28
March
2024
|
09:00 AM
America/Los_Angeles

Study explores the future of at-home cancer treatment

A first-of-its-kind clinical trial from Keck Medicine of USC will investigate if immunotherapy administered at home can achieve the same outcomes as in-clinic therapy

LOS ANGELES — A clinical trial from Keck Medicine of USC will test the feasibility of treating non-small cell lung cancer with immunotherapy provided at home.   

Immunotherapy, medicines that use the body’s immune system to eliminate or control cancer cells, are effective for many cancer patients, but are currently only administered intravenously (into the vein) in a doctor’s office or hospital. 

The study will examine if a new formulation of atezolizumab, an immunotherapy approved for treating certain types of non-small cell lung cancer, can instead be safely and effectively administered subcutaneously, meaning it is injected under the patient’s skin, by a nurse at the patient’s home, along with telemedicine appointments and remote monitoring through wearable trackers.  

This will be the first clinical trial to test at-home administration of subcutaneous immunotherapy and could potentially lay the foundation for the future of at-home cancer care. 

“Many types of drugs are now being delivered subcutaneously at home for several conditions, and we hypothesize that this method of drug delivery can also be successful for cancer patients,” said Jorge Nieva, MD, a medical oncologist and lung cancer specialist with Keck Medicine, a member of USC Norris Comprehensive Cancer Center and lead investigator of the clinical trial. “Additionally, since COVID-19, we’ve learned that physicians have the digital tools to provide patients with excellent remote care.” 

The benefits of at-home treatment 

Lung cancer is the second most diagnosed cancer in the world and the leading cause of cancer deaths for both men and women worldwide. Non-small cell lung cancer accounts for 81% of all lung cancer cases in the United States.  

Immunotherapy is a relatively new treatment option that has been approved to treat many cancer types both on its own or in combination with other therapies, such as radiation and chemotherapy.  

Nieva believes that moving immunotherapy from a medical setting to the home will benefit patients. Patients will save time and energy traveling to a clinic or doctor’s office, which can be especially difficult for those who are very sick, and they may feel more relaxed in their own homes. This could also potentially expand access to cancer treatment to patients who live in more remote areas or lack reliable access to transportation. 

Delivering the drug under the skin rather than through an intravenous line (IV) has advantages as well.  

“The procedure is easier and faster to administer and less likely to cause infection or complications, and patients avoid the potential discomfort of being stuck with a needle several times in the attempt to find a suitable vein for the IV,” said Nieva.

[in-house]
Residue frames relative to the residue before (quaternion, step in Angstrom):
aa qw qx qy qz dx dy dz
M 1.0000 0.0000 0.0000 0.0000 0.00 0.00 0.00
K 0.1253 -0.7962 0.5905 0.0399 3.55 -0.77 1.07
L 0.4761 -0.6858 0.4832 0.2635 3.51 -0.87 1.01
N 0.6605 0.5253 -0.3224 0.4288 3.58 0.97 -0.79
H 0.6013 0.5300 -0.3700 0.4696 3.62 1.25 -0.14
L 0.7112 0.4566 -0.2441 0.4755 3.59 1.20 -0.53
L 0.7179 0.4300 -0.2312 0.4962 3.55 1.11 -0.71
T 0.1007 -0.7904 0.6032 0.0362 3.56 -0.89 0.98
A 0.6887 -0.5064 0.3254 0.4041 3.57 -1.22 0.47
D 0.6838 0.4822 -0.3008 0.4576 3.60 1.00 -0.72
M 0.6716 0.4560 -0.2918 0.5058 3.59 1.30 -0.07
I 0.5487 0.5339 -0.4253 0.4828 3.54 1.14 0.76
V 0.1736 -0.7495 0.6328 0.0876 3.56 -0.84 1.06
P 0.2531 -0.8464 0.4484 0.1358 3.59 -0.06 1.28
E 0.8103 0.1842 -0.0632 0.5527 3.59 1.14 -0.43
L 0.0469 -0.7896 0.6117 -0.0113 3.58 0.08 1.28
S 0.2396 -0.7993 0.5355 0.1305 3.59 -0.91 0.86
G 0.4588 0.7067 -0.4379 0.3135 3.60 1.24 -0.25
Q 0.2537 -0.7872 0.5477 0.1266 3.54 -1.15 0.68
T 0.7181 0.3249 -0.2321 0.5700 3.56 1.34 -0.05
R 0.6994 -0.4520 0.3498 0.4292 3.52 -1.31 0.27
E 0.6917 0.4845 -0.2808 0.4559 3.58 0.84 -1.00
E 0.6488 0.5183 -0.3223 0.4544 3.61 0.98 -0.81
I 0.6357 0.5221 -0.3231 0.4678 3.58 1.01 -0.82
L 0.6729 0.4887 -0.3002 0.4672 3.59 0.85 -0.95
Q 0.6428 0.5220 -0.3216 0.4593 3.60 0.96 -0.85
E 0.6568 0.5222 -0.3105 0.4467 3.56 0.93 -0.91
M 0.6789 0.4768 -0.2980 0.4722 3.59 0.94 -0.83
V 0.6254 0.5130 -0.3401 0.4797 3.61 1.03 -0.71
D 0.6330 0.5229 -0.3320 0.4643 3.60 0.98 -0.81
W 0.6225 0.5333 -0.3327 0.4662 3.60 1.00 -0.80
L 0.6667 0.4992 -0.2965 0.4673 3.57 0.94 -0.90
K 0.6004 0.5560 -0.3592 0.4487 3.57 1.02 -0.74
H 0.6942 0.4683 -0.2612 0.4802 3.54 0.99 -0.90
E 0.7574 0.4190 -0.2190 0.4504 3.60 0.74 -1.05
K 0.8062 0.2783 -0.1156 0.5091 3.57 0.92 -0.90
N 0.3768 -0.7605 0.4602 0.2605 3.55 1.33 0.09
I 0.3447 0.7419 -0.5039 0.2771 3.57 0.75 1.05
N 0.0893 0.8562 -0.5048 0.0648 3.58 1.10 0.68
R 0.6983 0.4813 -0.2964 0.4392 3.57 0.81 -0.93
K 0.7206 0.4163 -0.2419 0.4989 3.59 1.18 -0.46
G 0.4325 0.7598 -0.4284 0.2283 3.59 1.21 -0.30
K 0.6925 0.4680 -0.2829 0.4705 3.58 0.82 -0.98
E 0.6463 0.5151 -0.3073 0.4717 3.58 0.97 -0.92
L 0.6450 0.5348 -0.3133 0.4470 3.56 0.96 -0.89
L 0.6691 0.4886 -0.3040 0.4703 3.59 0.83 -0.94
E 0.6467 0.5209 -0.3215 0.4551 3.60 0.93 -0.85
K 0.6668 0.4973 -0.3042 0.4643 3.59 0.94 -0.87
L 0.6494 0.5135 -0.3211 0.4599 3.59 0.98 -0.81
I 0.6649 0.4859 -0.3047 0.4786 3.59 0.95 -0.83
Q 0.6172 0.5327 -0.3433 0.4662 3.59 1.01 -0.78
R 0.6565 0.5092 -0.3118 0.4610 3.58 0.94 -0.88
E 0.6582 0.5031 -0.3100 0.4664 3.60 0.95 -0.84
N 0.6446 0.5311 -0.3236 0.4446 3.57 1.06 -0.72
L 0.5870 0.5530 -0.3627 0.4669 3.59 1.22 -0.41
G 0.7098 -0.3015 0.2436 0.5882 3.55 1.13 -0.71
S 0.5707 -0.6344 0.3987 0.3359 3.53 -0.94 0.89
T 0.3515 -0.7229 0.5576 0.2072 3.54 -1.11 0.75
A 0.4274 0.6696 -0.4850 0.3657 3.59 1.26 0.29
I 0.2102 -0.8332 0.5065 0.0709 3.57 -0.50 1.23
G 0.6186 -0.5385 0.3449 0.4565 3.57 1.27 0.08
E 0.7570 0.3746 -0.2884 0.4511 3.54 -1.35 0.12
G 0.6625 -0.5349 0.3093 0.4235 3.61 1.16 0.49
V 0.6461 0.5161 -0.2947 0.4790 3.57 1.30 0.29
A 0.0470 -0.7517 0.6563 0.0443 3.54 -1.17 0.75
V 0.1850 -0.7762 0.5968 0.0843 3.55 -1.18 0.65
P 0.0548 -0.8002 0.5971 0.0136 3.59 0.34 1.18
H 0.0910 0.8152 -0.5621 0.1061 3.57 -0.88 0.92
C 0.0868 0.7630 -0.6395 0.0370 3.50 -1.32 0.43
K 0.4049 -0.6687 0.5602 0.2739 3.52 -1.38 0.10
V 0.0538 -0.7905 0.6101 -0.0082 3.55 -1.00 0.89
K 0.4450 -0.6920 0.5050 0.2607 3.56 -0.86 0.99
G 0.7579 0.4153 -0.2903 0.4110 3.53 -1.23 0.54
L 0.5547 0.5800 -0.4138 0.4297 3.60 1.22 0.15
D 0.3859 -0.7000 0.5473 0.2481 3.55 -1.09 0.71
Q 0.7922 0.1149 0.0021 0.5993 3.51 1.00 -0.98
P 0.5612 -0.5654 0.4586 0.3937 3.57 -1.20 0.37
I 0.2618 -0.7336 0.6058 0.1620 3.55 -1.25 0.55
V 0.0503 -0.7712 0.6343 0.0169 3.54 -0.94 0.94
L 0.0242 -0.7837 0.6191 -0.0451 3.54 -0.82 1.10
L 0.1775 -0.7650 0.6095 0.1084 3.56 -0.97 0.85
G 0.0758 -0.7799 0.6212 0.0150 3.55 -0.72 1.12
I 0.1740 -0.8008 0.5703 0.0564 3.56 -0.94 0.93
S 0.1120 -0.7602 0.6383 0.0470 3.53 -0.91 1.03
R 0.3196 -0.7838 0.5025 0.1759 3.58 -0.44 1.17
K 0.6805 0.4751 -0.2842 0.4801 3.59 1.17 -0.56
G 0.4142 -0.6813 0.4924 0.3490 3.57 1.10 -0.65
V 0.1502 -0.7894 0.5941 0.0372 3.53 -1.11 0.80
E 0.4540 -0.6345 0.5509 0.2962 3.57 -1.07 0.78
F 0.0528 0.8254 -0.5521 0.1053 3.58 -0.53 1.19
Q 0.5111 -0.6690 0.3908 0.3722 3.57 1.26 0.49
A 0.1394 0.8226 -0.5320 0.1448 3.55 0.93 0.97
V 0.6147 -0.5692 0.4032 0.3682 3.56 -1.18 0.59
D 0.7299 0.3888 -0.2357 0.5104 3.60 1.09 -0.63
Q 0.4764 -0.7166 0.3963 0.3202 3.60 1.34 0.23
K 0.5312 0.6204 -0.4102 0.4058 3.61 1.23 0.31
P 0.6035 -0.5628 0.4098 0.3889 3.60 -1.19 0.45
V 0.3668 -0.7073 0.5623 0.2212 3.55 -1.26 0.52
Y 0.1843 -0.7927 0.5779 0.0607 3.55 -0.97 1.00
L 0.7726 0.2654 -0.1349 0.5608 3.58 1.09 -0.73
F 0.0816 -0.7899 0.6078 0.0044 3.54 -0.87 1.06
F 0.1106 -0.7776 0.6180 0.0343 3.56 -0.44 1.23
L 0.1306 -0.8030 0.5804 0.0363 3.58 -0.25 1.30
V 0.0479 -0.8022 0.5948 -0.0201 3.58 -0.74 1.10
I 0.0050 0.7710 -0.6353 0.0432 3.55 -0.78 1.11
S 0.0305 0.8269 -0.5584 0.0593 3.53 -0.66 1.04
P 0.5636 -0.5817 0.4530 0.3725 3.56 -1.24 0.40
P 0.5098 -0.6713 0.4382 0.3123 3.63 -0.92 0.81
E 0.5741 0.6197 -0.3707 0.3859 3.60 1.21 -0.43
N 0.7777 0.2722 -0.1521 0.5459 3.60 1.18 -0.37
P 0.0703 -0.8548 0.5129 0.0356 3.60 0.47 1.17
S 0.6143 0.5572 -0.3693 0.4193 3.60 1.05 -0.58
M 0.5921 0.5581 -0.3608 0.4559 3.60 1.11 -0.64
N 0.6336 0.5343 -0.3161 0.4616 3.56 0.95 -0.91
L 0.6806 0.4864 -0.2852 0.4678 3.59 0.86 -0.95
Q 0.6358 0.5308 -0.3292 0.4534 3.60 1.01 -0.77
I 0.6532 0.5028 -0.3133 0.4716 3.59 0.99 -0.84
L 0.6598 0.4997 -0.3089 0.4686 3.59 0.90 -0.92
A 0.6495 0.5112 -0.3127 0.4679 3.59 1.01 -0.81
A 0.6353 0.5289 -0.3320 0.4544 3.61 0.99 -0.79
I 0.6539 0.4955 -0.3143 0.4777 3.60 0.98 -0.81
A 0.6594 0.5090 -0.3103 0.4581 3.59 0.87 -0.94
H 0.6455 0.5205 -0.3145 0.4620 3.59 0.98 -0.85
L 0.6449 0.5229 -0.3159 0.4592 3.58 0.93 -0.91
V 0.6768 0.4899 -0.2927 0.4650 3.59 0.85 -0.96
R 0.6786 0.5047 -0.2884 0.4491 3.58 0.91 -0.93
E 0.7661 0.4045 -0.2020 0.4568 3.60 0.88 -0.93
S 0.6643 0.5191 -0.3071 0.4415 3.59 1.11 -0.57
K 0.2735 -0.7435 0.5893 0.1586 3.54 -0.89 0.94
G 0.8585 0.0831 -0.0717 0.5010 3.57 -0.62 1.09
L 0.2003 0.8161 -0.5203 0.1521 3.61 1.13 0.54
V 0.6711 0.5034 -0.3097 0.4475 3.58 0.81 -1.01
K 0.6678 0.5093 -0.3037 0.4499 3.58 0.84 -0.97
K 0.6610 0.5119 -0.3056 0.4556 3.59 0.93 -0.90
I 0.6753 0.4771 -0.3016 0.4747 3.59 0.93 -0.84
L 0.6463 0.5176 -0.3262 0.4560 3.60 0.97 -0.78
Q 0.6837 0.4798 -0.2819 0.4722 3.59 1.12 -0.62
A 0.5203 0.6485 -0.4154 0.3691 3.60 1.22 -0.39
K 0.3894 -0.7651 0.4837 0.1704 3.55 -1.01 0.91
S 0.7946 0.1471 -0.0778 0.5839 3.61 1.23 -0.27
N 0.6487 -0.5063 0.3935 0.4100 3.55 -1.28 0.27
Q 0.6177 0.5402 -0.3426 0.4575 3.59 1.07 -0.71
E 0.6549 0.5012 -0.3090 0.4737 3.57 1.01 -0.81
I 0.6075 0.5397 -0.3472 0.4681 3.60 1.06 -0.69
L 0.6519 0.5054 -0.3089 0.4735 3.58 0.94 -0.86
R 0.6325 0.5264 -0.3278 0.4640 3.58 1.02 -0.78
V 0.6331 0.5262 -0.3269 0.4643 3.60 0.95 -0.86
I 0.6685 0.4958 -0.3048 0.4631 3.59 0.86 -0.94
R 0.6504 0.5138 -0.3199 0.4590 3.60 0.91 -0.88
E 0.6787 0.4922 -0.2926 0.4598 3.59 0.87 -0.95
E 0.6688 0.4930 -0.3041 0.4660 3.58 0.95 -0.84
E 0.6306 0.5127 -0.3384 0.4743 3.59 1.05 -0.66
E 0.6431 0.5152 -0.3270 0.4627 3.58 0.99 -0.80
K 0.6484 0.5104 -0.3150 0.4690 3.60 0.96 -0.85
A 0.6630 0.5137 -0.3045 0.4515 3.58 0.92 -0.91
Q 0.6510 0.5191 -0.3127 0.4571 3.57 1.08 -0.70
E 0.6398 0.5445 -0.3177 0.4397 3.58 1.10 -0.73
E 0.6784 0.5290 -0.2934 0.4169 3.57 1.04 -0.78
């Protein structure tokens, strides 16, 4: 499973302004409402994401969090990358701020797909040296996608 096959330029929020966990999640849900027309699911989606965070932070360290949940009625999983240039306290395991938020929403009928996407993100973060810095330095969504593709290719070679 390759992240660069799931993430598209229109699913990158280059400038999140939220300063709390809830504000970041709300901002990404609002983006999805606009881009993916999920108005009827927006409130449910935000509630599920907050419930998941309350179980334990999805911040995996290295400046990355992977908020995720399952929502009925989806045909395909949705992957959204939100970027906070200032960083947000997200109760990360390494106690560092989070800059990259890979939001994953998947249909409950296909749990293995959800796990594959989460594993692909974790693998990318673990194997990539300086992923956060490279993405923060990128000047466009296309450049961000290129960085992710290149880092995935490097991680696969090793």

Nieva was motivated to research at-home cancer treatments during the COVID-19 pandemic when a patient who was afraid of catching the virus died after he stopped going into the hospital for his cancer treatments. 

“I realized we had to change the delivery of cancer care,” said Nieva.  

Clinical trial will use an immunotherapy consisting of monoclonal antibodies 

The drug used in the clinical trial, atezolizumab, consists of a monoclonal antibody, a man-made protein that triggers the immune system to attack cancer cells. It was approved by the Food and Drug Administration in 2016 for late-stage lung cancer and more recently in 2021, for early stage, non-small cell lung cancer. 

Investigators aim to enroll 37 patients with non-small cell lung cancer who are deemed eligible to receive immunotherapy as treatment. Patients will receive treatments administered by a nurse who will visit their home every three weeks for one to two years.  

Additionally, Nieva and his colleagues will use the latest digital tools to track patients’ vital signs, physical activity and other markers of health remotely and monitor patients with telehealth visits.  

The study will not only examine the feasibility of home administration of the medication, but how well patients comply with the program and how satisfied they are with being treated remotely and through telehealth appointments. 

Nivea hopes that the clinical trial will not only benefit patients with non-small cell lung cancer, but other cancer patients as well. 

“Increasingly, health care is moving in a direction where instead of patients going to us for services, we are able to come to them, increasing access to care and potentially addressing existing health care disparities,” said Nieva. “If this study can show that at-home cancer immunotherapy is safe and feasible for non-small cell lung cancer, it will open the door for more home treatments for other types of cancers in the future.” 

To learn more about the criteria to participate in the clinical trial, click here. Those who are interested in participating in the trial may contact Sandy Tran at (323) 865-3935 or sandy.tran@med.usc.edu 

The sponsors of the clinical trial are the National Cancer Institute (NCI), grant number ML43326, and Genentech, Inc.